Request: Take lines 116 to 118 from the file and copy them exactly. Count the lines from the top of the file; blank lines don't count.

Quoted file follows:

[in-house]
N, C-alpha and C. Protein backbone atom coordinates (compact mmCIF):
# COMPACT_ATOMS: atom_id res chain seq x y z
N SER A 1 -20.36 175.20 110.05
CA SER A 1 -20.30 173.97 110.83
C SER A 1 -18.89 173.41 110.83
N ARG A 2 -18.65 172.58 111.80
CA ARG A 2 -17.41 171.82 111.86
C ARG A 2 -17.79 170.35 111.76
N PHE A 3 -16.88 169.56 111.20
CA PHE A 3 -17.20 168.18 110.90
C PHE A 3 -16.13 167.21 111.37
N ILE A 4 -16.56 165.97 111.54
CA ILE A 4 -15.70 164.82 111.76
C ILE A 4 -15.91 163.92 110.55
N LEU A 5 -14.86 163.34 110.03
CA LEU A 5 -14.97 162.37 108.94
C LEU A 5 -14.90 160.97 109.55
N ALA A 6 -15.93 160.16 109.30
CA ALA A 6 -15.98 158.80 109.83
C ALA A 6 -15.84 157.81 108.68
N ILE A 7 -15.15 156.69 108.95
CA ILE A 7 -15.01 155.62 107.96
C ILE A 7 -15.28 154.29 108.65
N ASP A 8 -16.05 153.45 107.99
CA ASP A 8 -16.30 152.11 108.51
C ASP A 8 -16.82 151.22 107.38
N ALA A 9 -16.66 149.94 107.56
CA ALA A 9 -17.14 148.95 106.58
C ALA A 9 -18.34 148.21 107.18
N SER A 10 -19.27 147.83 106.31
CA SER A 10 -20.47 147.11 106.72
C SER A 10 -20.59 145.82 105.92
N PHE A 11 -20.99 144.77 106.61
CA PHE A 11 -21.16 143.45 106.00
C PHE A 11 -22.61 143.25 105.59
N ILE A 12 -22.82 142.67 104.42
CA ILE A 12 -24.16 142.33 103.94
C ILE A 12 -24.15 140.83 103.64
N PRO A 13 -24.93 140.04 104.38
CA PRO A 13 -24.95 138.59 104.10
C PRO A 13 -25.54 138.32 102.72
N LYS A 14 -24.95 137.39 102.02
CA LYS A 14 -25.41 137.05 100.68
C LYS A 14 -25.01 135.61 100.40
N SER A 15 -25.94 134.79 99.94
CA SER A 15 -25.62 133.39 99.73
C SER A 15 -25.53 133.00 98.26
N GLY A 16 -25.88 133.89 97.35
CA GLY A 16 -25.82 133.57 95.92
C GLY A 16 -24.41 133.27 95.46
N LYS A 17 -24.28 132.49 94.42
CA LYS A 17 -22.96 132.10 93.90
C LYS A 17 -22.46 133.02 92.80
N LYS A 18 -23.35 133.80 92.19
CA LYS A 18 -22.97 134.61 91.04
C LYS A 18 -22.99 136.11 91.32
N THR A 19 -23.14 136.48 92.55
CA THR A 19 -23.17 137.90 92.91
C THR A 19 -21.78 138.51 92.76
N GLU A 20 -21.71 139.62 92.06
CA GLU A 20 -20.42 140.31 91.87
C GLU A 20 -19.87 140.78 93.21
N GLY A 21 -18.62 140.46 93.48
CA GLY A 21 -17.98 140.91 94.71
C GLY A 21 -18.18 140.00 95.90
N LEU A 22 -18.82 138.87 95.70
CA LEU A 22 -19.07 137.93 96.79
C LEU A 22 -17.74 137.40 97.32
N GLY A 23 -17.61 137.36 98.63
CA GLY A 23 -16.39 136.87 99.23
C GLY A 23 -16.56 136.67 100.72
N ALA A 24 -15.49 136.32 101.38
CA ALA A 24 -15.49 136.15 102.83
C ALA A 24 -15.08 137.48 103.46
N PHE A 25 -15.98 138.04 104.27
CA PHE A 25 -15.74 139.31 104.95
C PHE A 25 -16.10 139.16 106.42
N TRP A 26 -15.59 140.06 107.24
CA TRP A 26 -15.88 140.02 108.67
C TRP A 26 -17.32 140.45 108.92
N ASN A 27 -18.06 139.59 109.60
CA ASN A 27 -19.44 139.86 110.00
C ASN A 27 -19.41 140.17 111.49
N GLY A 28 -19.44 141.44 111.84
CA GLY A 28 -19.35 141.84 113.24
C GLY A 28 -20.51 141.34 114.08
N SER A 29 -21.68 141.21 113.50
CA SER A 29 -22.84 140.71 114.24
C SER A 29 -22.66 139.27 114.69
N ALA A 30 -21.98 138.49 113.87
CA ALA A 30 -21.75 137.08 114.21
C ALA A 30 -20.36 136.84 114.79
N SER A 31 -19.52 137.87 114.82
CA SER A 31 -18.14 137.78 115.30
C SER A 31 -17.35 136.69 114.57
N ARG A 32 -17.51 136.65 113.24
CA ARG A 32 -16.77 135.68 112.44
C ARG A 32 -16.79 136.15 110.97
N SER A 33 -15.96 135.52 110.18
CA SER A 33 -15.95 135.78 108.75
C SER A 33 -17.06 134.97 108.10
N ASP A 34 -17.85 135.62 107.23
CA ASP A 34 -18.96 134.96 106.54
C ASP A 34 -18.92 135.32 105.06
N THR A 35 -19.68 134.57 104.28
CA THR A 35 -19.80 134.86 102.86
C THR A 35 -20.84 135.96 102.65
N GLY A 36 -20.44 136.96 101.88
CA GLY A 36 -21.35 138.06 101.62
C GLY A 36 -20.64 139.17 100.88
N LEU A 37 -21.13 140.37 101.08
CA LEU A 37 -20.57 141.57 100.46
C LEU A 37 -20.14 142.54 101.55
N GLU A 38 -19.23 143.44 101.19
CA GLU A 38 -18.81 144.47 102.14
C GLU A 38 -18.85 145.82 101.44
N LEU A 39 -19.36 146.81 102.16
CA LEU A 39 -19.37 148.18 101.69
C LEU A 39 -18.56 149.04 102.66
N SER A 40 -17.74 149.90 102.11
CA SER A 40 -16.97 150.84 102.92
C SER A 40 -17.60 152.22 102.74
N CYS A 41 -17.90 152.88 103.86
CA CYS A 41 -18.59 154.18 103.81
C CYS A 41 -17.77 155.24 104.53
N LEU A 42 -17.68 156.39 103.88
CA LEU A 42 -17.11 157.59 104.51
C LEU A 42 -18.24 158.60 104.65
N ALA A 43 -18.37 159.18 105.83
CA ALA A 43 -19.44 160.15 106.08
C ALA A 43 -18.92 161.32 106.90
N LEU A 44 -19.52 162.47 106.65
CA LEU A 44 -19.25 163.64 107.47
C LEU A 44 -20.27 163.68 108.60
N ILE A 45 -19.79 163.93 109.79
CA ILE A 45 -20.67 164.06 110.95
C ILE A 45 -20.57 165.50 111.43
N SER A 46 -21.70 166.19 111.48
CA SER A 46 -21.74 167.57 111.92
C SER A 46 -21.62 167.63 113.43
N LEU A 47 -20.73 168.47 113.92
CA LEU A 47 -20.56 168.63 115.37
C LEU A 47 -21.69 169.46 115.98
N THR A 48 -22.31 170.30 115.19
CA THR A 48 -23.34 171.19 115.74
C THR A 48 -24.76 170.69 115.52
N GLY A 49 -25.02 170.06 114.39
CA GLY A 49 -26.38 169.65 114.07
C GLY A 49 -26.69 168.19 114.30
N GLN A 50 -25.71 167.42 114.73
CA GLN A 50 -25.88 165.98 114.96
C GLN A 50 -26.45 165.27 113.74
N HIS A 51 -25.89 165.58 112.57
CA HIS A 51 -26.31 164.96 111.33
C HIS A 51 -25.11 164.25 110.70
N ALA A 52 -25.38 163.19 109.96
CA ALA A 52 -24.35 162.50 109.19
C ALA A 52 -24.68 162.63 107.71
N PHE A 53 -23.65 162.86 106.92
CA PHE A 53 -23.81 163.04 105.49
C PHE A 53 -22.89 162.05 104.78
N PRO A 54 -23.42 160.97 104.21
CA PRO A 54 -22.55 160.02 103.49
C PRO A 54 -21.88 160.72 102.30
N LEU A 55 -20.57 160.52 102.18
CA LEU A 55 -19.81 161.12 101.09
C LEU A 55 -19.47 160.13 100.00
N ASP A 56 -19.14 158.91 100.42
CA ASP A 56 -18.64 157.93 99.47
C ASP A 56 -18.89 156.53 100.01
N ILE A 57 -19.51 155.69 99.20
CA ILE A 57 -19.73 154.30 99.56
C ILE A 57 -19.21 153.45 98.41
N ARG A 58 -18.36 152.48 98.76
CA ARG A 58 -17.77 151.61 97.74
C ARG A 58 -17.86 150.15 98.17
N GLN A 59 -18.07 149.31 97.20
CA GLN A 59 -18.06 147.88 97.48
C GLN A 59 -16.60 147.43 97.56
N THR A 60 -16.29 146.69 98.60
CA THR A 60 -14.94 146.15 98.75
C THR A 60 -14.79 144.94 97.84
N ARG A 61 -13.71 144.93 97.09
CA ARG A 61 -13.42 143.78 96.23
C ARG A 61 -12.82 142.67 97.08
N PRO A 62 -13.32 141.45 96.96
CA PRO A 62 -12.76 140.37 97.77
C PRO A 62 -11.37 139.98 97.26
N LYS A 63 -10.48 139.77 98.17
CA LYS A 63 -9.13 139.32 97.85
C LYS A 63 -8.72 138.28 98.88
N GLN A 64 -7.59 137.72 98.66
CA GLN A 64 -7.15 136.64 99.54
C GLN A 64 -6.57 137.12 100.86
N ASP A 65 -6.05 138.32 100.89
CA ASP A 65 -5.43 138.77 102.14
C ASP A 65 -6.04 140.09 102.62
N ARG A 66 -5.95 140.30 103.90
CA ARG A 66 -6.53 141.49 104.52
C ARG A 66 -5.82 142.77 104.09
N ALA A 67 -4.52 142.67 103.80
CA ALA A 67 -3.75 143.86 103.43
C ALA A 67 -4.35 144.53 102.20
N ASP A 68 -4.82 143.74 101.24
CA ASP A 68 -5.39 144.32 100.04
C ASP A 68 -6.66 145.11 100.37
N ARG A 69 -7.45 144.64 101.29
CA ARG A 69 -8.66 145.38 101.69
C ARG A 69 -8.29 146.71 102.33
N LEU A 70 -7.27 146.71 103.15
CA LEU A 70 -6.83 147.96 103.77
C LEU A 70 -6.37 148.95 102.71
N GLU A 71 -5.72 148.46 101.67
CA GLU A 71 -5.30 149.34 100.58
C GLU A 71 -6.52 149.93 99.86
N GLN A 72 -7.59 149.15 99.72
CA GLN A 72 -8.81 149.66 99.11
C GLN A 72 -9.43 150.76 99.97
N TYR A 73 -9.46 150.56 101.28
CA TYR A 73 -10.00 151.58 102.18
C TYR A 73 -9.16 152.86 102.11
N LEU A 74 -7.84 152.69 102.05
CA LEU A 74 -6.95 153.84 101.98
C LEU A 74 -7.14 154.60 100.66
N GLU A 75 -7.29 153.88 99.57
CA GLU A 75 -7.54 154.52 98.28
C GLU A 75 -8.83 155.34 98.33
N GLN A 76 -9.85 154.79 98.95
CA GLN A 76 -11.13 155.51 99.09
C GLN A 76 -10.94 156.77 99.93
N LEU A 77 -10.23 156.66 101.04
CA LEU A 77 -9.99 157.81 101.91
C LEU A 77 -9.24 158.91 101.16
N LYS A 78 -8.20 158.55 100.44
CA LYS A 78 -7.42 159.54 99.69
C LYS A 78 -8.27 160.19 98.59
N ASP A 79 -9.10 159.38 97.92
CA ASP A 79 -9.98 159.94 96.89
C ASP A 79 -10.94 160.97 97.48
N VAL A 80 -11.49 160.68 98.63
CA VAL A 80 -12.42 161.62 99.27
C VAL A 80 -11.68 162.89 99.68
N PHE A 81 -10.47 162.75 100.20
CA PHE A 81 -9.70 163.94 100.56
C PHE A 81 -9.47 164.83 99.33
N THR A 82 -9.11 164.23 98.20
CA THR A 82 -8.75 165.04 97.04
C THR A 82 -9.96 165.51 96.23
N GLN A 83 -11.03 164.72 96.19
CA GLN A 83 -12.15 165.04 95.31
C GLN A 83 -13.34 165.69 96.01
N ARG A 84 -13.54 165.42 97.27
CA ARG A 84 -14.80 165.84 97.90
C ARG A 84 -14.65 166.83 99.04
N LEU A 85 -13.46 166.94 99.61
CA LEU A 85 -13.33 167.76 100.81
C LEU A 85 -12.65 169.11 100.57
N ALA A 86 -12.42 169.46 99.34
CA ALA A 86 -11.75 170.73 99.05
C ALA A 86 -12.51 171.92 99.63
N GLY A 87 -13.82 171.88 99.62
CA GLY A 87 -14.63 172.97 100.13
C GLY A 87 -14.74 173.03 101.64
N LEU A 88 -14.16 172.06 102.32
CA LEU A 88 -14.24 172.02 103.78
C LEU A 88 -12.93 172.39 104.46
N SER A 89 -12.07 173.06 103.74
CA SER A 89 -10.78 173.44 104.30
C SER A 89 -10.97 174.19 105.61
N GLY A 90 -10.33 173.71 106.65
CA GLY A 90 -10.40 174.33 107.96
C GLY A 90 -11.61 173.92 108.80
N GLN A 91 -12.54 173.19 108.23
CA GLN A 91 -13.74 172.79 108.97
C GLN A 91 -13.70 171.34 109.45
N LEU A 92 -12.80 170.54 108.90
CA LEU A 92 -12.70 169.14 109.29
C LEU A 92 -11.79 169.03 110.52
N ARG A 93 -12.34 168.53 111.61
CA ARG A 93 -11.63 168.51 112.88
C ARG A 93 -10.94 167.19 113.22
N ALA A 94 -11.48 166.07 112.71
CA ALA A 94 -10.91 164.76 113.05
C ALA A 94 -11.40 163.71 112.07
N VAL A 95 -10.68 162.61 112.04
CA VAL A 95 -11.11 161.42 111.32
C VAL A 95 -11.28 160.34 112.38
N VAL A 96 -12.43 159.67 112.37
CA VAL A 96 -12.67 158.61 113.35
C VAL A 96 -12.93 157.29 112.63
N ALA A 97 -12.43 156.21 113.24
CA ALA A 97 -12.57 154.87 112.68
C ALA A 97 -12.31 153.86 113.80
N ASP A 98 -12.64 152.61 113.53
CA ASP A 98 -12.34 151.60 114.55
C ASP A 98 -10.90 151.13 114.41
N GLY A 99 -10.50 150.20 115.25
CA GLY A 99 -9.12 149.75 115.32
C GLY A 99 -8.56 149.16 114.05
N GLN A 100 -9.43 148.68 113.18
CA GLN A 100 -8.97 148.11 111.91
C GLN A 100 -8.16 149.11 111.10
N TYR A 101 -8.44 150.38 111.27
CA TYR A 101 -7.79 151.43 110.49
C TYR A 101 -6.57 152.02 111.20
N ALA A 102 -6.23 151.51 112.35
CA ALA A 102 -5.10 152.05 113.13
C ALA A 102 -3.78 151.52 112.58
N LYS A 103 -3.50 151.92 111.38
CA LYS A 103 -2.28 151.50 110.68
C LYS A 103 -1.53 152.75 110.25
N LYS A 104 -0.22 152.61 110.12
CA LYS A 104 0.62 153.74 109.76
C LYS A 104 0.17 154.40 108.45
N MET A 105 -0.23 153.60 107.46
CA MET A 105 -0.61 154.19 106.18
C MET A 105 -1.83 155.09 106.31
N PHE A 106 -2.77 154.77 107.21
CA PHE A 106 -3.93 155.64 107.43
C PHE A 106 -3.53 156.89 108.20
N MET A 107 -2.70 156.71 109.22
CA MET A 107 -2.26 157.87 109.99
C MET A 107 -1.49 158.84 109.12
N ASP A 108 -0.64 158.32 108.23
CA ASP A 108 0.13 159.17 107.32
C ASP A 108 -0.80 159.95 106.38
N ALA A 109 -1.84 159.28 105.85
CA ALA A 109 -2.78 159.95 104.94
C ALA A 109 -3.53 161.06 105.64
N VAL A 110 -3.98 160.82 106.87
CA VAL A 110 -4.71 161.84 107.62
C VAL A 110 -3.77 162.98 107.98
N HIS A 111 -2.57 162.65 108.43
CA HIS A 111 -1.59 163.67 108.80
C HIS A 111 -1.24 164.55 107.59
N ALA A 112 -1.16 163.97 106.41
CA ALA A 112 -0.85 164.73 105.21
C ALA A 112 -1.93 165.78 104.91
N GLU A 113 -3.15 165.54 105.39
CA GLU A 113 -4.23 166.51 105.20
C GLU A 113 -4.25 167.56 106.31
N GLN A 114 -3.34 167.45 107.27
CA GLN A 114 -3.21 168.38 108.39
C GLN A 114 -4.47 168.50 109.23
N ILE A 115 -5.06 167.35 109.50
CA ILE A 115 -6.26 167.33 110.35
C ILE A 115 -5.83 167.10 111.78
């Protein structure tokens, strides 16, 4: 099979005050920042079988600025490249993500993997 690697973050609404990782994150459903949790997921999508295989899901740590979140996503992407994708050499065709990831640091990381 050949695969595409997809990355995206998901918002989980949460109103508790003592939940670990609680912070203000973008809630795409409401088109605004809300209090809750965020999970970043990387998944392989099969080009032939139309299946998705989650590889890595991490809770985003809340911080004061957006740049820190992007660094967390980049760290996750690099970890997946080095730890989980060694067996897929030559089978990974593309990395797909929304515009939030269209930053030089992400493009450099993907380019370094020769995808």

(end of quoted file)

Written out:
CA GLU A 38 -18.81 144.47 102.14
C GLU A 38 -18.85 145.82 101.44
N LEU A 39 -19.36 146.81 102.16